In figure 1.3, the contact force between the hand and the dumbbell prevents the dumbbell from passing through the hand. Given that the dumbbell is being held steadily, we apply Newton’s third law and conclude that the force the hand exerts on the dumbbell must exactly counteract the weight of the dumbbell. A seemingly trivial result is that the hand exerts an upward contact force on the dumbbell of equal magnitude to the weight of the dumbbell. A more subtle subsequent consequence is that the same contact force results in a reaction force from the dumbbell on the hand in the downward direction. The weightlifter feels the dumbbell in his hand because he is pushing the dumbbell upward. The resultant force in the system is 0 N. When a muscle contracts to hold a weight steady (i.e., without acceleration), this is termed an isometric contraction.
Ground Reaction Force
The ground reaction force is a special type of contact force that exists between a person and the ground. This force is central to sports injury biomechanics because ground contact is almost always involved in both traumatic and overuse injuries. When the ground exerts a contact force on an athlete’s extremity (most often the foot), the force propagates through the joints of the lower and upper extremities. When combined with other contact forces discussed earlier, the musculoskeletal system can be placed in a compromising state in which the muscles, tendons, and bone reach points of failure. In this sense, forces are the culprits of athletic injury.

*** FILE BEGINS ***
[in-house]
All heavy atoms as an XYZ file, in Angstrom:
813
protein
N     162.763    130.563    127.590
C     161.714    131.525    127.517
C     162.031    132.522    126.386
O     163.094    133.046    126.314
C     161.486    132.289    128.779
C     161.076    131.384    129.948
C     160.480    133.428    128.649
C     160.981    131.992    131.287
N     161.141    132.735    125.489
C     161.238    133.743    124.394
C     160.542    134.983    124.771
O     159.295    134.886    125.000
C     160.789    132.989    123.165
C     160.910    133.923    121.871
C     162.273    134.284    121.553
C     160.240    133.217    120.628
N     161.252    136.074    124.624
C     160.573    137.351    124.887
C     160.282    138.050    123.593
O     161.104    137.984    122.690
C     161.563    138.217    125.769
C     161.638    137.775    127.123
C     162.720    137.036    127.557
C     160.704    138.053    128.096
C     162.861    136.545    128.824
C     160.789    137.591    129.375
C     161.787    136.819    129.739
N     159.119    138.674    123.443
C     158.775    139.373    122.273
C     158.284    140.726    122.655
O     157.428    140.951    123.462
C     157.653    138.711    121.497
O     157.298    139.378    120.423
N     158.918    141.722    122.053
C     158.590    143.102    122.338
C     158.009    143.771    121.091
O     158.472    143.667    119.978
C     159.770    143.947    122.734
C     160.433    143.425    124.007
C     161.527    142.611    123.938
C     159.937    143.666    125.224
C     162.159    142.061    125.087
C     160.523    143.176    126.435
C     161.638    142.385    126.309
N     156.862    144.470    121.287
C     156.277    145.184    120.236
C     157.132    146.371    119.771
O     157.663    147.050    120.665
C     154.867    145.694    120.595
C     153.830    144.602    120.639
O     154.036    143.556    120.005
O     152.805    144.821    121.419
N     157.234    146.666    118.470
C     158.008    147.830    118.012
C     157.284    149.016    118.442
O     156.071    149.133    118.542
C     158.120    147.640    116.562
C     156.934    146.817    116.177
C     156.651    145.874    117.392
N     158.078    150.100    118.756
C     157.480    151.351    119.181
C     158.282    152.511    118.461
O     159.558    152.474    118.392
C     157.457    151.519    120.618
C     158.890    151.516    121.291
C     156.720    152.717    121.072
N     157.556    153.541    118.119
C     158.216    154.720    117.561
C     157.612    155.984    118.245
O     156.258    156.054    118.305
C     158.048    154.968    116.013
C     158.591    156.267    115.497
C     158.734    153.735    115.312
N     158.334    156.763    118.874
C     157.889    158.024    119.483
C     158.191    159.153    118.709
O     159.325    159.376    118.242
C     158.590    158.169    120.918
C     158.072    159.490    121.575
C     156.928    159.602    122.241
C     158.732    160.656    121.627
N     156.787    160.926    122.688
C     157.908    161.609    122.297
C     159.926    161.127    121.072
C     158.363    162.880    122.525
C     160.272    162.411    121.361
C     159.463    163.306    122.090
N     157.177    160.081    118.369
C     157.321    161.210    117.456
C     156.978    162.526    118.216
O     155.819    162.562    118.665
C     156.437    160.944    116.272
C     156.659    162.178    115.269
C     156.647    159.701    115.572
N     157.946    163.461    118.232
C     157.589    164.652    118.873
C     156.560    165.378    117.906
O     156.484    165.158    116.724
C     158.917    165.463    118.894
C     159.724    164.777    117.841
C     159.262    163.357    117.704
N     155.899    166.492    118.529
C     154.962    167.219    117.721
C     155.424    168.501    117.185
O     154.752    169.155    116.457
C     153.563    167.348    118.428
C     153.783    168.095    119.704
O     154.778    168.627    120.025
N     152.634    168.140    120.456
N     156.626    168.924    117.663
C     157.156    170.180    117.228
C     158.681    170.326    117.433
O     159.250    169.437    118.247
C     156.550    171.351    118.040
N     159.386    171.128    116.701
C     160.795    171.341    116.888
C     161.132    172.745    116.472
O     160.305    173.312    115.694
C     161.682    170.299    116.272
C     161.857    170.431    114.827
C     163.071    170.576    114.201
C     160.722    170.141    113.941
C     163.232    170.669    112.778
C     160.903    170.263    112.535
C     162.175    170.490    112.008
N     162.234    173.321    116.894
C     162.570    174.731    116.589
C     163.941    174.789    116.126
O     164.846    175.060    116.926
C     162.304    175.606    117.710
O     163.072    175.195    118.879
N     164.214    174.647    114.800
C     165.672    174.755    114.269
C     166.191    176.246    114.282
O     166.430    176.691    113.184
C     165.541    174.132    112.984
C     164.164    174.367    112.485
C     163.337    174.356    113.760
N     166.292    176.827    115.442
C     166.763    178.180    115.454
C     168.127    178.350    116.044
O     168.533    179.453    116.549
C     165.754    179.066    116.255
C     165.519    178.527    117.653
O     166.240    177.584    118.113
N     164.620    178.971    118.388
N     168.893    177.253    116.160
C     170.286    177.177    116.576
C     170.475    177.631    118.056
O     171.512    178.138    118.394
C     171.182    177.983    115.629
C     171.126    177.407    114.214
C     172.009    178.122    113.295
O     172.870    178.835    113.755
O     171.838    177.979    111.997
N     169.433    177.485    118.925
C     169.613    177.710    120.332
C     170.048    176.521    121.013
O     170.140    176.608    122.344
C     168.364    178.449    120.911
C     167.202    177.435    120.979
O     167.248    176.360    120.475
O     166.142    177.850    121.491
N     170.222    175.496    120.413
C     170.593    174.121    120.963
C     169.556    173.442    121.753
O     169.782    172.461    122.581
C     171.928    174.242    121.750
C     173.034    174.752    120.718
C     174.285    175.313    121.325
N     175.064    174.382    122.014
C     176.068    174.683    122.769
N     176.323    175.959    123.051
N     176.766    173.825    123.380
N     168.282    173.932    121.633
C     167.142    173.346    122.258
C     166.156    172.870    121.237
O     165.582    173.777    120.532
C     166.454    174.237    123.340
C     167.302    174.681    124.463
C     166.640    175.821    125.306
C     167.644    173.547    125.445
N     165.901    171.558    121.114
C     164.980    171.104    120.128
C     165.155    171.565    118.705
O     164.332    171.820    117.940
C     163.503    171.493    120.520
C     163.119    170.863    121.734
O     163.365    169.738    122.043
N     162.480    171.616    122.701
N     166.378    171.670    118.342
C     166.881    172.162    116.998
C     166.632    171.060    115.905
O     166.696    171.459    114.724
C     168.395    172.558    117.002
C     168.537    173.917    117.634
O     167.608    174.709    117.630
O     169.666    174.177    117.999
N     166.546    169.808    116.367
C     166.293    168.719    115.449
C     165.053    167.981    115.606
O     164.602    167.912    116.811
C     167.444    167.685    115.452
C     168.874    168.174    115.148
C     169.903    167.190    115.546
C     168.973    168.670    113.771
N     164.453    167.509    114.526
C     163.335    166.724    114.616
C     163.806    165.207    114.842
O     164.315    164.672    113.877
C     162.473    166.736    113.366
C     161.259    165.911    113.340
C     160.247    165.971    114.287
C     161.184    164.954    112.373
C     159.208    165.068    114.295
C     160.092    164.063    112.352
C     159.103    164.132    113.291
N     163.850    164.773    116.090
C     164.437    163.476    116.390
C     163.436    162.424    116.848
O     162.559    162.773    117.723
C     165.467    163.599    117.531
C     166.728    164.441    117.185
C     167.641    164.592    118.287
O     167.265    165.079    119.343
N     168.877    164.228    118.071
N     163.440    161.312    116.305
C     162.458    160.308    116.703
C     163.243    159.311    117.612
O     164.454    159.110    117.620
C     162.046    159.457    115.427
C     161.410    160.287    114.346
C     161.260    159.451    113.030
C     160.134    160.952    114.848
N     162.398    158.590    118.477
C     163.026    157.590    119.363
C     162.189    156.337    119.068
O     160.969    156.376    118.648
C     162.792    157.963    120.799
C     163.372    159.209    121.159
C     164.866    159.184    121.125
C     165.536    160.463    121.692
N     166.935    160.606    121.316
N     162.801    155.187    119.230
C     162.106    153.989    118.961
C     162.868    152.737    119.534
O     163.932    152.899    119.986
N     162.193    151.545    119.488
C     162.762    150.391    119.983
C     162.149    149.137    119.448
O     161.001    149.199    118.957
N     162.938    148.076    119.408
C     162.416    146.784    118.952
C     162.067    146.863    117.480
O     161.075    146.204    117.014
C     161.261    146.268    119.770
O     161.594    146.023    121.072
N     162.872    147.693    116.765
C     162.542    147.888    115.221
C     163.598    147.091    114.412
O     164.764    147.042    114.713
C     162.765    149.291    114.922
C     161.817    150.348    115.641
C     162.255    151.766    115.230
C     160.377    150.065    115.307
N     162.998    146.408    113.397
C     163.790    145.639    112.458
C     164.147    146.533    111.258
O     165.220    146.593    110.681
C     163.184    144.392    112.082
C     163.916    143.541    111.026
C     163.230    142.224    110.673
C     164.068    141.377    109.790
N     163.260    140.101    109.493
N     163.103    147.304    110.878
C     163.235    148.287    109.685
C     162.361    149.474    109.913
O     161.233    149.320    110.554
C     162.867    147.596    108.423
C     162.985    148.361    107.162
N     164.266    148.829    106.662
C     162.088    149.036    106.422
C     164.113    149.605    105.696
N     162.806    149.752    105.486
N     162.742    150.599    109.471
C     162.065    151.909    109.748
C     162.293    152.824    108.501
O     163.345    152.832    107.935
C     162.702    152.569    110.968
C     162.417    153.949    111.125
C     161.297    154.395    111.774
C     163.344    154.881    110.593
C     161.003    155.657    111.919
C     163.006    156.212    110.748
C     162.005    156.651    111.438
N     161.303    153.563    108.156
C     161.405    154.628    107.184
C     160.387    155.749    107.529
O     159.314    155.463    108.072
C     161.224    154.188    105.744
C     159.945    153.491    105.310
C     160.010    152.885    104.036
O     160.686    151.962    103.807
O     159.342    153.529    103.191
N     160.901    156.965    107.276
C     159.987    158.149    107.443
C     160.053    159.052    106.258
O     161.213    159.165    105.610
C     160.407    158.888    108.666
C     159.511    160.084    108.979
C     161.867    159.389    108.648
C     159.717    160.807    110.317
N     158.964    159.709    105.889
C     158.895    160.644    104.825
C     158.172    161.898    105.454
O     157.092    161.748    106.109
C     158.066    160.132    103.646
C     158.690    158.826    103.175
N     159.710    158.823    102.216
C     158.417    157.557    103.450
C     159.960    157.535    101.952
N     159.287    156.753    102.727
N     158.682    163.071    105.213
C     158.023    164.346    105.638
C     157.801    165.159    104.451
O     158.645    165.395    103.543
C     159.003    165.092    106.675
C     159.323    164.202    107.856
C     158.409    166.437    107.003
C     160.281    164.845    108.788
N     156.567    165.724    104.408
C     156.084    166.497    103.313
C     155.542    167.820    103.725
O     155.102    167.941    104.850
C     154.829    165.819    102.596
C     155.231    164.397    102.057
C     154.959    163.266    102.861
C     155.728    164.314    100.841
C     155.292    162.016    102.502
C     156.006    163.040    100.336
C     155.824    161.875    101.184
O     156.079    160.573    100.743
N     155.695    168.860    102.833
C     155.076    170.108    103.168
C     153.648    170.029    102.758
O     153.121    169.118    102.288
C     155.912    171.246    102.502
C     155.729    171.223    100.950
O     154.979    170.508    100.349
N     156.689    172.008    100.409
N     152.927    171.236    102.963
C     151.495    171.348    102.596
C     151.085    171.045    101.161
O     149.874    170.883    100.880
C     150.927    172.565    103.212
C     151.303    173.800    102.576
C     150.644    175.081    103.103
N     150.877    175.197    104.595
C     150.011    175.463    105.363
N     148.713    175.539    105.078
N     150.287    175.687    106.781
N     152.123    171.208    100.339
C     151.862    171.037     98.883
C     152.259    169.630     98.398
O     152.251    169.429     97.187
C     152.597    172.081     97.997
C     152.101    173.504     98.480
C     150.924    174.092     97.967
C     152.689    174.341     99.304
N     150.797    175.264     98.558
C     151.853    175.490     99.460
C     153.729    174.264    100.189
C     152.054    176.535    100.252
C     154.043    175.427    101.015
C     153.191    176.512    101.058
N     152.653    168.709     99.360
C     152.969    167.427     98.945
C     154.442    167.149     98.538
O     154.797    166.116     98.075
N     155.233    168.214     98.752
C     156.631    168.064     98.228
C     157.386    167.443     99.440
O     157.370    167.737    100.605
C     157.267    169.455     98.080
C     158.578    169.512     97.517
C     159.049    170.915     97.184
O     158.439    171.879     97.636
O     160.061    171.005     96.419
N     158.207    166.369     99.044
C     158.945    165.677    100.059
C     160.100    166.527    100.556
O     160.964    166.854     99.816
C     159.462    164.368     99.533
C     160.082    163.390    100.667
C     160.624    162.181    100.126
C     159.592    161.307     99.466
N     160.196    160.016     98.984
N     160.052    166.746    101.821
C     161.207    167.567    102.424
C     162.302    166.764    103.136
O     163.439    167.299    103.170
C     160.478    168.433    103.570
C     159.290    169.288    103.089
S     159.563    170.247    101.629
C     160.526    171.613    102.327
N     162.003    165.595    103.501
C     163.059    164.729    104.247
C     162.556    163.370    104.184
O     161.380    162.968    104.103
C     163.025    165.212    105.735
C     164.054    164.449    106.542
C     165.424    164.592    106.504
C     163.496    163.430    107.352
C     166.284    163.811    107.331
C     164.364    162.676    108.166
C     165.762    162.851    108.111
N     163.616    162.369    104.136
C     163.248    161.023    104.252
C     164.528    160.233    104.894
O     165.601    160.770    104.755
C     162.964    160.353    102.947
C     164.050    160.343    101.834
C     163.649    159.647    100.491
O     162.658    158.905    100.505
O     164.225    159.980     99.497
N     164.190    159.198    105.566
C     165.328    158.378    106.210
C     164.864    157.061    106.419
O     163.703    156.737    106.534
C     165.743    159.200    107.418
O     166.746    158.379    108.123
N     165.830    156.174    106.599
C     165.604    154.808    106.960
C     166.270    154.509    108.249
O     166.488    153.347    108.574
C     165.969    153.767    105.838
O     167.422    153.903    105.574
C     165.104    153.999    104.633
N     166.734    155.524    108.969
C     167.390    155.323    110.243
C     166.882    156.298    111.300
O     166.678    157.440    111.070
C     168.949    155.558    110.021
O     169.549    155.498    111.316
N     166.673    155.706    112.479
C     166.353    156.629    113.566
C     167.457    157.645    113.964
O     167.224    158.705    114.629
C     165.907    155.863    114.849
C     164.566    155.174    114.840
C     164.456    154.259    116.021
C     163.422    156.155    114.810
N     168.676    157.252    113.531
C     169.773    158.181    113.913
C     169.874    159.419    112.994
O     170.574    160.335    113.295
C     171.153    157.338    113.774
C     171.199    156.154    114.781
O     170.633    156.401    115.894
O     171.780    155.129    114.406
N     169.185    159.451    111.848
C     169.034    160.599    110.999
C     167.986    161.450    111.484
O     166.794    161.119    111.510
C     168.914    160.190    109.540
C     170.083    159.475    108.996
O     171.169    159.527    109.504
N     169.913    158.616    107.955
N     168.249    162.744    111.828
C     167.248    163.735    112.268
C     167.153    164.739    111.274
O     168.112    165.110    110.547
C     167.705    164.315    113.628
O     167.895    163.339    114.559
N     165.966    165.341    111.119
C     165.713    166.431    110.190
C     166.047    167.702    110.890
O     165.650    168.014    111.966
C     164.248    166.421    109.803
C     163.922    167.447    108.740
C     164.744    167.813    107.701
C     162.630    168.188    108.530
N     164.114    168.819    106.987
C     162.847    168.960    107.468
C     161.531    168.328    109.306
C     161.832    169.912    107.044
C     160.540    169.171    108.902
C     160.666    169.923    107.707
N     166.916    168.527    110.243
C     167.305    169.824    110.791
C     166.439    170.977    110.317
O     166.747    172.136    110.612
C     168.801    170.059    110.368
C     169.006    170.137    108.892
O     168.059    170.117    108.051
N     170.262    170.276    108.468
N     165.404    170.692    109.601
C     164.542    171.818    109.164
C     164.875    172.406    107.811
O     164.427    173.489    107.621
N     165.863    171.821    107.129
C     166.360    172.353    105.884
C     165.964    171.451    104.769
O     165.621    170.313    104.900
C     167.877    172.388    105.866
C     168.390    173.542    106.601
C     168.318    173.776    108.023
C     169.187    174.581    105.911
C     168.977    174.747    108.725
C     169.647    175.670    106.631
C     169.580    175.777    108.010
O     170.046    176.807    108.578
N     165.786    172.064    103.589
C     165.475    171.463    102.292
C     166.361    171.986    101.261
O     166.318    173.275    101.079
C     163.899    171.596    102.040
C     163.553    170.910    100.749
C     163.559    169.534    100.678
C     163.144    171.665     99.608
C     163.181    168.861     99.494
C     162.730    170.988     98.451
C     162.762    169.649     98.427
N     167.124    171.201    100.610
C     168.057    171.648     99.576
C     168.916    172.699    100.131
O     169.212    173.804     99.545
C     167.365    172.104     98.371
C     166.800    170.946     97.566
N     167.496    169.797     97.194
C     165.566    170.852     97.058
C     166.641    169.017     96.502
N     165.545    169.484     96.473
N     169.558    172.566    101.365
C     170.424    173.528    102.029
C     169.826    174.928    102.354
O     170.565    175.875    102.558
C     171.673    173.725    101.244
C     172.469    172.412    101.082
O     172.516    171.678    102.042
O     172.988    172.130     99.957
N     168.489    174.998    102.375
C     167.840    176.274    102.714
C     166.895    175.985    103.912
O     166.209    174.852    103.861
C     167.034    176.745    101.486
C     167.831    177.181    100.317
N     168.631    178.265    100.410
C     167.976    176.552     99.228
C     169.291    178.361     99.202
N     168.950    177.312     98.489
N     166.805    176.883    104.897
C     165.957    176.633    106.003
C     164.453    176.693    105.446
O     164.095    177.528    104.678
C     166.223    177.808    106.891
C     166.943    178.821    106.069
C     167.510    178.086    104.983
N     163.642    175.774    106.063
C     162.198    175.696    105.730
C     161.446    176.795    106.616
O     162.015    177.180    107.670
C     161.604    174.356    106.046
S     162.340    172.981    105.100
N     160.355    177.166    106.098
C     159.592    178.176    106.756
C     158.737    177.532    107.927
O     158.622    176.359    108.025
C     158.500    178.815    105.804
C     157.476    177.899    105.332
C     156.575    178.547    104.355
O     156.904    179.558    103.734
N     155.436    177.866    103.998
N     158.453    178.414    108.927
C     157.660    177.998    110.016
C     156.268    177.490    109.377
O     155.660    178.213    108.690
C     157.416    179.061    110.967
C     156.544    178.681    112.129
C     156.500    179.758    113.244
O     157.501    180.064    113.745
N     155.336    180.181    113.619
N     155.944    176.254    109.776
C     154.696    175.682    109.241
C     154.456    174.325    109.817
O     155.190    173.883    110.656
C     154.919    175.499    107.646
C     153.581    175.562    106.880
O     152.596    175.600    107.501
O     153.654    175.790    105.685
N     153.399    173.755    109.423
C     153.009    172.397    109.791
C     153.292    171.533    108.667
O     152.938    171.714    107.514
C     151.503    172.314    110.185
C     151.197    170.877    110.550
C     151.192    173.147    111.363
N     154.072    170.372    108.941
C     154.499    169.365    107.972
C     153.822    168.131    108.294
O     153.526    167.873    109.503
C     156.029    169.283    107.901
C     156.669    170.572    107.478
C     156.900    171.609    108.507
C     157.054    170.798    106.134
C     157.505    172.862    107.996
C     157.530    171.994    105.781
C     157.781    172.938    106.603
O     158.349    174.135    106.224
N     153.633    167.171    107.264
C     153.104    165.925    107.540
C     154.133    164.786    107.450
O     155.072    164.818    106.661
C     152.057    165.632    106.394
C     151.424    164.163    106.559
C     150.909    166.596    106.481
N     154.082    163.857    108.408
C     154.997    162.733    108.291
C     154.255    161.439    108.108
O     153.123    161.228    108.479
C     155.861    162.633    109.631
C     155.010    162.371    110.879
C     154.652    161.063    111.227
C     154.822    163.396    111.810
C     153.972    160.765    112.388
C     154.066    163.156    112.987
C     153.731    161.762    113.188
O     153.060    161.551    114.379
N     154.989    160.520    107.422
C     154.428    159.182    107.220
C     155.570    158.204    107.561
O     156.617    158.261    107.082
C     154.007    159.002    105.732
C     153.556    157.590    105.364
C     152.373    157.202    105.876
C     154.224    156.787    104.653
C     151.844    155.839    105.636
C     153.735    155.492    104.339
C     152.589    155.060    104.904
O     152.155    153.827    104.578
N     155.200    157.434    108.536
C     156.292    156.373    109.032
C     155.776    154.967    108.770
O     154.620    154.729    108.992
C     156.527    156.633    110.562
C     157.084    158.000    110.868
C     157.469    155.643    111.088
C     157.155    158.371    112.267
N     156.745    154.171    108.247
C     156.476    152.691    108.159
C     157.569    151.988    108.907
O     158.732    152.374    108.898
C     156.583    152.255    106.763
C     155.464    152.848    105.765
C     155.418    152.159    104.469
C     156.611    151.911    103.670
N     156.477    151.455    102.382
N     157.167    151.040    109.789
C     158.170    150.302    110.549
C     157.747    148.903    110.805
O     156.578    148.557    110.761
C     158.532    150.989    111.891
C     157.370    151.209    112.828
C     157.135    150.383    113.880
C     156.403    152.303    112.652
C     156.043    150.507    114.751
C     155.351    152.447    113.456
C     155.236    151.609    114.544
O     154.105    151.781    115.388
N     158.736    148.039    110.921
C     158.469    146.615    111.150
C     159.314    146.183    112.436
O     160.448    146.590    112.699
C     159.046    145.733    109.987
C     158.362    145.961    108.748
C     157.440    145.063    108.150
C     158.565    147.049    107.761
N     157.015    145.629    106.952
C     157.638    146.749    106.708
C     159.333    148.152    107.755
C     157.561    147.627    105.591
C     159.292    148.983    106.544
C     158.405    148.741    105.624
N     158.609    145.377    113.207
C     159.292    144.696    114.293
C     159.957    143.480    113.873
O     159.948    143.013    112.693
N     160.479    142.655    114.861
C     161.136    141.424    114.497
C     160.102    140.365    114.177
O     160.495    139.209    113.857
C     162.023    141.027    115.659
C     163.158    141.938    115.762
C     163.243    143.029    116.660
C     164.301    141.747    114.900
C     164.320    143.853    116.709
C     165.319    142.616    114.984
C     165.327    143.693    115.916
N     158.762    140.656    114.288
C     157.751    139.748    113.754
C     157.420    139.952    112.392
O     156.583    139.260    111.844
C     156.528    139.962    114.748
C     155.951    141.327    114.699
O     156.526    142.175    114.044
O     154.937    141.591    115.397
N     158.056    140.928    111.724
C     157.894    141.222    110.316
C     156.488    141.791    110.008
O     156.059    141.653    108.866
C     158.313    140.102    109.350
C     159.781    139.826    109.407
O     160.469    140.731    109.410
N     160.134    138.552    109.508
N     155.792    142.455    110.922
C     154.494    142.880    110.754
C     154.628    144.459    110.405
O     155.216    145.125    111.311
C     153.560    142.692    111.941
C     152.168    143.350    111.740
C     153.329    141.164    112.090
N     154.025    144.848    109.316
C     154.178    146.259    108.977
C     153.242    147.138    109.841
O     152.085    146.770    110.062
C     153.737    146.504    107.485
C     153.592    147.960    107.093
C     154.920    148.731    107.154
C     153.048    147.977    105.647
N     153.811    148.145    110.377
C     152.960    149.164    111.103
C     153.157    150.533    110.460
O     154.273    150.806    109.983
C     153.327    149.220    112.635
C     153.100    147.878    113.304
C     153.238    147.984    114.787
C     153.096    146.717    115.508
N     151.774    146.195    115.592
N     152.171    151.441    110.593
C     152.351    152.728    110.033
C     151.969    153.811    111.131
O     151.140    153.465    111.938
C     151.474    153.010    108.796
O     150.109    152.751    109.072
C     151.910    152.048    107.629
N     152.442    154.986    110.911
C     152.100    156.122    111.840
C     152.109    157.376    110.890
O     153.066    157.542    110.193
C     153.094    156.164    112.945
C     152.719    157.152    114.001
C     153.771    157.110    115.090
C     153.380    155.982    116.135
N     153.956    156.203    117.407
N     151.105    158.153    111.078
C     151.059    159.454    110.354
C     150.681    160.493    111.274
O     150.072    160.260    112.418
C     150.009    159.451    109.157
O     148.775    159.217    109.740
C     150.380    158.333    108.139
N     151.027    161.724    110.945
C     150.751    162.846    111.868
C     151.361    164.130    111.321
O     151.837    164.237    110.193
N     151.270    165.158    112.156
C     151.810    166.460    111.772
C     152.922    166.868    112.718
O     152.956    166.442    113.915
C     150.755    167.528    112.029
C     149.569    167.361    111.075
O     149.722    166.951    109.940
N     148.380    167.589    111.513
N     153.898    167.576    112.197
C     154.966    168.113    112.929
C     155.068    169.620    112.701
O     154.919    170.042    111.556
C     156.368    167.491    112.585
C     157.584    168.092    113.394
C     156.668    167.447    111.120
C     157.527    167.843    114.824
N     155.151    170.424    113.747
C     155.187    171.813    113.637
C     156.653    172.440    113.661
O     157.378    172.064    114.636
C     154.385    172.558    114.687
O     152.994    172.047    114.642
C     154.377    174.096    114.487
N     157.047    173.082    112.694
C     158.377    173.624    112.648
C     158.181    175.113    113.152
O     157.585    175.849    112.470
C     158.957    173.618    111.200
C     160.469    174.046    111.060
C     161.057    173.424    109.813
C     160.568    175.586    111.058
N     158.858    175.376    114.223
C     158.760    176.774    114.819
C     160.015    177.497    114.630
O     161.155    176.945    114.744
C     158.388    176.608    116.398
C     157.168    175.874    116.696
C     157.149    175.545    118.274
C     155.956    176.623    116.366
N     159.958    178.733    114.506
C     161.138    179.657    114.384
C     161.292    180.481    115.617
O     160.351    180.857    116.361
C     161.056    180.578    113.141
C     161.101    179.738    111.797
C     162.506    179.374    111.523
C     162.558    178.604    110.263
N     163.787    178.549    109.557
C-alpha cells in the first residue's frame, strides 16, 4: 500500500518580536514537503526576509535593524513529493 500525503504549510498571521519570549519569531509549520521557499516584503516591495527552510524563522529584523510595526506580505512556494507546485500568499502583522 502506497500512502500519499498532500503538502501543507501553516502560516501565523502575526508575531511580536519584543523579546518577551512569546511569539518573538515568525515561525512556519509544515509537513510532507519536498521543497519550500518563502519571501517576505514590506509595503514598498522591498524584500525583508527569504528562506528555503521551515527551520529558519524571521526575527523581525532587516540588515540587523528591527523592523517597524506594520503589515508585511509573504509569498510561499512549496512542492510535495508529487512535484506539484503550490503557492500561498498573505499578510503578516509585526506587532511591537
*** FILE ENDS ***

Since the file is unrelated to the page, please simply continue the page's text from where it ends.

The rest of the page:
The ground reaction force is the force generated by the ground, on the body, that opposes the equal-and-opposite force applied by the body, on the ground. In order to walk, run, or simply move through space, we have to first push against the ground in the direction opposite where we want to travel. The ground then pushes back, producing a net force in the desired direction. If you look closely at people while they walk, you will notice that their foot pushes against the ground in the direction opposite the direction they are trying to move in. During the late stance of walking, the foot pushes down into the ground and posteriorly (backward). The ground reaction force produced by this action points upward and in the anterior (forward) direction, which results in the body rising and moving forward. This interaction is explained in more detail in the running case study later in this chapter.